“Unforgettable”: The Real Story of A Khmer Woman

Posted by khmernews on March 9, 2007

Phnom Penh: After winning the first prize in a forum on “Keeping Khmer Rouge History Alive” organized by the Documentation Center of Cambodia in 2006, a book entitled “Unforgettable”, which was written by Ms. Tep Suy Ieng, has recently published by the Angkor Bookshop. Copies of the book are being sold widely and can be found in the country’s book markets.

The book entitled “Unforgettable” is the real story of Ms. Tep Suy Ieng during the Pol Pot genocidal regime between 1975 and 1979. During the regime, she lost her parents, husband, children, brothers and sisters.

A shopkeeper of the Angkor Bookshop said that because the book’s author allowed him too and he felt that the content and style of writing in the book were logical and appropriate to the topic, he decided to have the book published. He added that the book describes the reality of what happened during the Khmer Rouge regime and that he also suffered from the regime; therefore, he is so proud to publish and distribute the book to the public especially to the future Khmer generations so that they can use it for research.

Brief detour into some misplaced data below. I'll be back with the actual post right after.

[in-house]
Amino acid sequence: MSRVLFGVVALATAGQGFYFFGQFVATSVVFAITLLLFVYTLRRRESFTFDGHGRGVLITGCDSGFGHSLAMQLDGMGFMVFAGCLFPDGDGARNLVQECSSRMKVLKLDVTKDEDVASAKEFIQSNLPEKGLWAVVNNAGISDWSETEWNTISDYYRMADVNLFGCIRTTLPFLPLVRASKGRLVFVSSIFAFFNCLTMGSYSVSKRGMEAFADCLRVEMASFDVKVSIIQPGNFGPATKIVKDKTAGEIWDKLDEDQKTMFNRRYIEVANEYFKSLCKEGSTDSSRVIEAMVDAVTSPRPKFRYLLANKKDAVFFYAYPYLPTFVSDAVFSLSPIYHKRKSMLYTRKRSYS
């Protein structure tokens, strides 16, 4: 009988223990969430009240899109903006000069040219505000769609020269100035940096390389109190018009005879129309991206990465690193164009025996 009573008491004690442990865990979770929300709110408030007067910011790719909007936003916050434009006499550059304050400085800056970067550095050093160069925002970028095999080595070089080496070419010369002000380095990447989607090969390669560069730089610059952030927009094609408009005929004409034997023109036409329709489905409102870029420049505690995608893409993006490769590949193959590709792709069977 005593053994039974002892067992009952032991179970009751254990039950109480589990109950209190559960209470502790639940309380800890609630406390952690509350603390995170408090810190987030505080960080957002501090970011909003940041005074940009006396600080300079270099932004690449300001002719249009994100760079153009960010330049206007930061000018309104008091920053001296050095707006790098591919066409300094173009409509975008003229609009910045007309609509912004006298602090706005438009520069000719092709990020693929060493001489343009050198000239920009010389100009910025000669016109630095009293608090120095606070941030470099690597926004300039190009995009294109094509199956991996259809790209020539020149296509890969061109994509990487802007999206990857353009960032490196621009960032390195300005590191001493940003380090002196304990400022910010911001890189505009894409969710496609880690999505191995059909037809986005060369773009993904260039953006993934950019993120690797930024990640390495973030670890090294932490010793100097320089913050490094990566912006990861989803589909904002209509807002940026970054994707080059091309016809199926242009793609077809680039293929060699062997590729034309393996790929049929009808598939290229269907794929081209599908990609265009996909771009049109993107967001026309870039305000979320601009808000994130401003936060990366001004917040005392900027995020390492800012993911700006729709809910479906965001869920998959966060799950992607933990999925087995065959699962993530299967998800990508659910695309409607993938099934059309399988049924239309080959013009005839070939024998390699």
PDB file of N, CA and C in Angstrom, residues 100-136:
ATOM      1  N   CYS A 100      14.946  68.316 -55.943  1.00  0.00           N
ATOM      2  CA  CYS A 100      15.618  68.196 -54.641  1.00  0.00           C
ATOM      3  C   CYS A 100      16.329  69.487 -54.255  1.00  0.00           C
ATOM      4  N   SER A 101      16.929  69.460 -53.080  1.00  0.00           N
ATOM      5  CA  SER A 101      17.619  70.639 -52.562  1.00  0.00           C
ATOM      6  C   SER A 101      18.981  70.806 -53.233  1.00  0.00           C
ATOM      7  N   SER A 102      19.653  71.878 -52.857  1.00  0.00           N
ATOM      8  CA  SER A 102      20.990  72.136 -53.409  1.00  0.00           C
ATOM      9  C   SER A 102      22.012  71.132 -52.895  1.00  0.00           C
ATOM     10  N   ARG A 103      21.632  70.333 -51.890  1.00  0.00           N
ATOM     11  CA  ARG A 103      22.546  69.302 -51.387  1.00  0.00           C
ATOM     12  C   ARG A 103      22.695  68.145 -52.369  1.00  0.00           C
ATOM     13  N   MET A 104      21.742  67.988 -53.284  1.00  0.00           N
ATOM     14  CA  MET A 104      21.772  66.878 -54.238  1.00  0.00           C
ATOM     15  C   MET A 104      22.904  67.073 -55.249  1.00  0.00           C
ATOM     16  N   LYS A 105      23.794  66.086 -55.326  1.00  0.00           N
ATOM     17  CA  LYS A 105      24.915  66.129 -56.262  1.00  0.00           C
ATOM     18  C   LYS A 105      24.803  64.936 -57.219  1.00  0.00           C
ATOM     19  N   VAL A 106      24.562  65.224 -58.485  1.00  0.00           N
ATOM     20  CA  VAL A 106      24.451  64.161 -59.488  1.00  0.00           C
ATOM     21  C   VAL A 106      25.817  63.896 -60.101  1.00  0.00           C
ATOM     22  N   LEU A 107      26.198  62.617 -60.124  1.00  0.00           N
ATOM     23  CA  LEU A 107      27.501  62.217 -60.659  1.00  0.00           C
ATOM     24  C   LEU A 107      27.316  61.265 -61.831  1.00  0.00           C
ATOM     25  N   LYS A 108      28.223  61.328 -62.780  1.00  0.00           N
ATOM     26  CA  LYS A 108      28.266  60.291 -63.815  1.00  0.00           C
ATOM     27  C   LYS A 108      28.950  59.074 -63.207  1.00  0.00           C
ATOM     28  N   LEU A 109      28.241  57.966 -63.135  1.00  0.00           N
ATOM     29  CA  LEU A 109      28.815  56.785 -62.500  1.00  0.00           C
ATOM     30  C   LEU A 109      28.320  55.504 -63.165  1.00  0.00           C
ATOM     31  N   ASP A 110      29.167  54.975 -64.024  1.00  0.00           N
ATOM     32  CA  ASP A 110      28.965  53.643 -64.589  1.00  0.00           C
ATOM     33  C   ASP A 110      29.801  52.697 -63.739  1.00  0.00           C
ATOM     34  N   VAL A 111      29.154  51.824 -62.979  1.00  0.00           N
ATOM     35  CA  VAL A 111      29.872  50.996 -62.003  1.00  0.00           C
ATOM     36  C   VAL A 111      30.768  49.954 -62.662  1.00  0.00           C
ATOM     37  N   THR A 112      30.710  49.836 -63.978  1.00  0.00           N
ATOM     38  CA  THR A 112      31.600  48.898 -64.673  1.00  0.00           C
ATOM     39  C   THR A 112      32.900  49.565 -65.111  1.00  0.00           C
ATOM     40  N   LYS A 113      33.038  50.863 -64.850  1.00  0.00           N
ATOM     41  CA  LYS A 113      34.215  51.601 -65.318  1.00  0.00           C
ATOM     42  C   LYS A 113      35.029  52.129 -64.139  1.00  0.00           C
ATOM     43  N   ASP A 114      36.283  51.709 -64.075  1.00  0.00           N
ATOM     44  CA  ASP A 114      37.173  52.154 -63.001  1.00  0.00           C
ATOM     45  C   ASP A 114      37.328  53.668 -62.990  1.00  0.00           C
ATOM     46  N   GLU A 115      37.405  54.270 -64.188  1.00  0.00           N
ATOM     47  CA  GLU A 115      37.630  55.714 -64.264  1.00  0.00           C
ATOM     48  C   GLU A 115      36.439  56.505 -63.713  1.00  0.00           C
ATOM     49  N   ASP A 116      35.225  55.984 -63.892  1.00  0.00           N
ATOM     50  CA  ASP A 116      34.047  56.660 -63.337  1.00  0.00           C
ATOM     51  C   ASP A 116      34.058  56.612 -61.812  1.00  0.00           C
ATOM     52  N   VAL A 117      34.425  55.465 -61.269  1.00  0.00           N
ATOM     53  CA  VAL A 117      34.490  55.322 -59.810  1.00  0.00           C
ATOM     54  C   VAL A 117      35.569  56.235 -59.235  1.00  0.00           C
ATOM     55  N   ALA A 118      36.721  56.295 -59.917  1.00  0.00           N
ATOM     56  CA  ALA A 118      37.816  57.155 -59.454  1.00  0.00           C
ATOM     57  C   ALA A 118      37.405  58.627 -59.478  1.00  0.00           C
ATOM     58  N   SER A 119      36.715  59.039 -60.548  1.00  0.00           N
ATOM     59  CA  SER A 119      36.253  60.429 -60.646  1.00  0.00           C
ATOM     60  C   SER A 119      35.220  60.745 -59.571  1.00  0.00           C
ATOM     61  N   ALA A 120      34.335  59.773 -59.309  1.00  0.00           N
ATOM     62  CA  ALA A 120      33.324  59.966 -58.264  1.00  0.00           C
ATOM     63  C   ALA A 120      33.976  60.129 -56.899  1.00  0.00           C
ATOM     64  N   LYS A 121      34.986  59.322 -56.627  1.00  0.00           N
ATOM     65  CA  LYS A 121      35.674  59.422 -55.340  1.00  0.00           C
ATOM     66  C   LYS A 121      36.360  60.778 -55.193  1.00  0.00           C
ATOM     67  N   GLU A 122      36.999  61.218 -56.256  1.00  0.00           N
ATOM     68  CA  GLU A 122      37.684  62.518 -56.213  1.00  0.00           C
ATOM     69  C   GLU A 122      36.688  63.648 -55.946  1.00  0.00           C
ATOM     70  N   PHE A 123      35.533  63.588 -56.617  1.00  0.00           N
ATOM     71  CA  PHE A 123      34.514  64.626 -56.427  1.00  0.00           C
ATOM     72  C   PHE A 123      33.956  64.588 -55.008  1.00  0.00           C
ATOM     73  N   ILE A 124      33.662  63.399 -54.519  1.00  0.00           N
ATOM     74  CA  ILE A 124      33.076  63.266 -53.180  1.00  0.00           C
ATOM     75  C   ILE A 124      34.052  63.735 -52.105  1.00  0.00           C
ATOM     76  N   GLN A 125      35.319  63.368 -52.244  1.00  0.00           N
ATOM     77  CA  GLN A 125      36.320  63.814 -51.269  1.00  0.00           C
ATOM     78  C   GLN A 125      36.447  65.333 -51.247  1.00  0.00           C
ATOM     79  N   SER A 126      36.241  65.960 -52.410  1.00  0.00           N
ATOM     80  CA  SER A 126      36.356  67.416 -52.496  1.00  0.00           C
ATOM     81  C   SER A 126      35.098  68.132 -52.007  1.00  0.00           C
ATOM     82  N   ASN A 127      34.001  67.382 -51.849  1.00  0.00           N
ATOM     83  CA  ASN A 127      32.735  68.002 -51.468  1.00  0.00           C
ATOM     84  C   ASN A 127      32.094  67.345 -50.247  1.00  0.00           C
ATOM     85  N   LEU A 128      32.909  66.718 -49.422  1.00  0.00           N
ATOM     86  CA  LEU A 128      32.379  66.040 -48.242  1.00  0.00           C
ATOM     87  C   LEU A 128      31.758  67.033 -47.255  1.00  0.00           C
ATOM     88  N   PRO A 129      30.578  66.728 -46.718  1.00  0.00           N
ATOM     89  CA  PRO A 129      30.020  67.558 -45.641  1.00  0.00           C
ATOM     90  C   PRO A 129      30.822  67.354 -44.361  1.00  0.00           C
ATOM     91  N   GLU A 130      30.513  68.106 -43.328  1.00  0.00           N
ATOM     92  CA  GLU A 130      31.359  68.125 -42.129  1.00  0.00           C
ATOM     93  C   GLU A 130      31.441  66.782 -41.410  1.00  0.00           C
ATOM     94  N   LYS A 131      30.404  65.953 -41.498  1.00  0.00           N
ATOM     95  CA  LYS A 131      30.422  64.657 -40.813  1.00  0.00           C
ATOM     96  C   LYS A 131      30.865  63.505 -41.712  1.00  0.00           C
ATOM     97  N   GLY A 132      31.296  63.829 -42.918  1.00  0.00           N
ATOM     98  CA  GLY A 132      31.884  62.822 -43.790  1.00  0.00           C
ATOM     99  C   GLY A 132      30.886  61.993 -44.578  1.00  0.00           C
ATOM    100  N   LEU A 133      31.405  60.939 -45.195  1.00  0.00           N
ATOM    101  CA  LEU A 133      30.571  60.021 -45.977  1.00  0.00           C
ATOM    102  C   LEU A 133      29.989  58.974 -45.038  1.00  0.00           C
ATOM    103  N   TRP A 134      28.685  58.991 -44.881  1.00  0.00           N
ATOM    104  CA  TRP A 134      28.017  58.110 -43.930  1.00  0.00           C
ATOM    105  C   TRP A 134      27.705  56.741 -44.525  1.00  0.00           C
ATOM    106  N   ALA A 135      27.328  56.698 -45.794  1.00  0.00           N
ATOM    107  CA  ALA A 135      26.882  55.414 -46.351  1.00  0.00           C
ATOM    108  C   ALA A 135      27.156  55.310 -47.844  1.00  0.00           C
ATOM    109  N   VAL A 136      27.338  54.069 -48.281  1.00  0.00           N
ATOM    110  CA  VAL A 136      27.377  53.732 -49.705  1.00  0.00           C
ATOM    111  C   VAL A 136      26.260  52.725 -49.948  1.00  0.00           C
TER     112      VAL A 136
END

It should be noted that book has been published as the Khmer Rouge tribunal has been moving smoothly. “Unforgettable” consists of 46 parts and has 546 pages. Ms. Tep Suy Ieng was born in 1945 in Tuek Vil commune, S’ang district, Kandal province. She was a former student of Sisowath High School in Phnom Penh. She got married in 1973. Her husband was Kim Try. He was born in Preae Balat Chhoeng of Traeuy Sla commune in S’ang district in Kandal province. He worked as an anesthetist at the Cambodian-Soviet Friendship Hospital. After the collapse of the Khmer Republic and the Khmer Rouge came to power, her family was evacuated to Kandal province. In July 1977, the Khmer Rouge called for her husband to study at Koh Kor where he was tortured and starved. Her husband was killed in September of 1977. Following the collapse of the Khmer Rouge regime, she and her surviving son traveled to a refugee camp on the Cambodian-Thai border and in the late 1980s, she moved to France where she lives now.

When one who experienced the Khmer Rouge regime has read Ms. Tep Suy Ieng’ book, they will remember the bitter life that they as well as other Cambodian people faced during the Khmer Rouge regime.

Extracted from: Rasmei Kampuchea, Vol.15, #4225, Friday 02 March 2007   


Leave a Reply

Fill in your details below or click an icon to log in: Logo

You are commenting using your account. Log Out / Change )

Twitter picture

You are commenting using your Twitter account. Log Out / Change )

Facebook photo

You are commenting using your Facebook account. Log Out / Change )

Google+ photo

You are commenting using your Google+ account. Log Out / Change )

Connecting to %s

%d bloggers like this: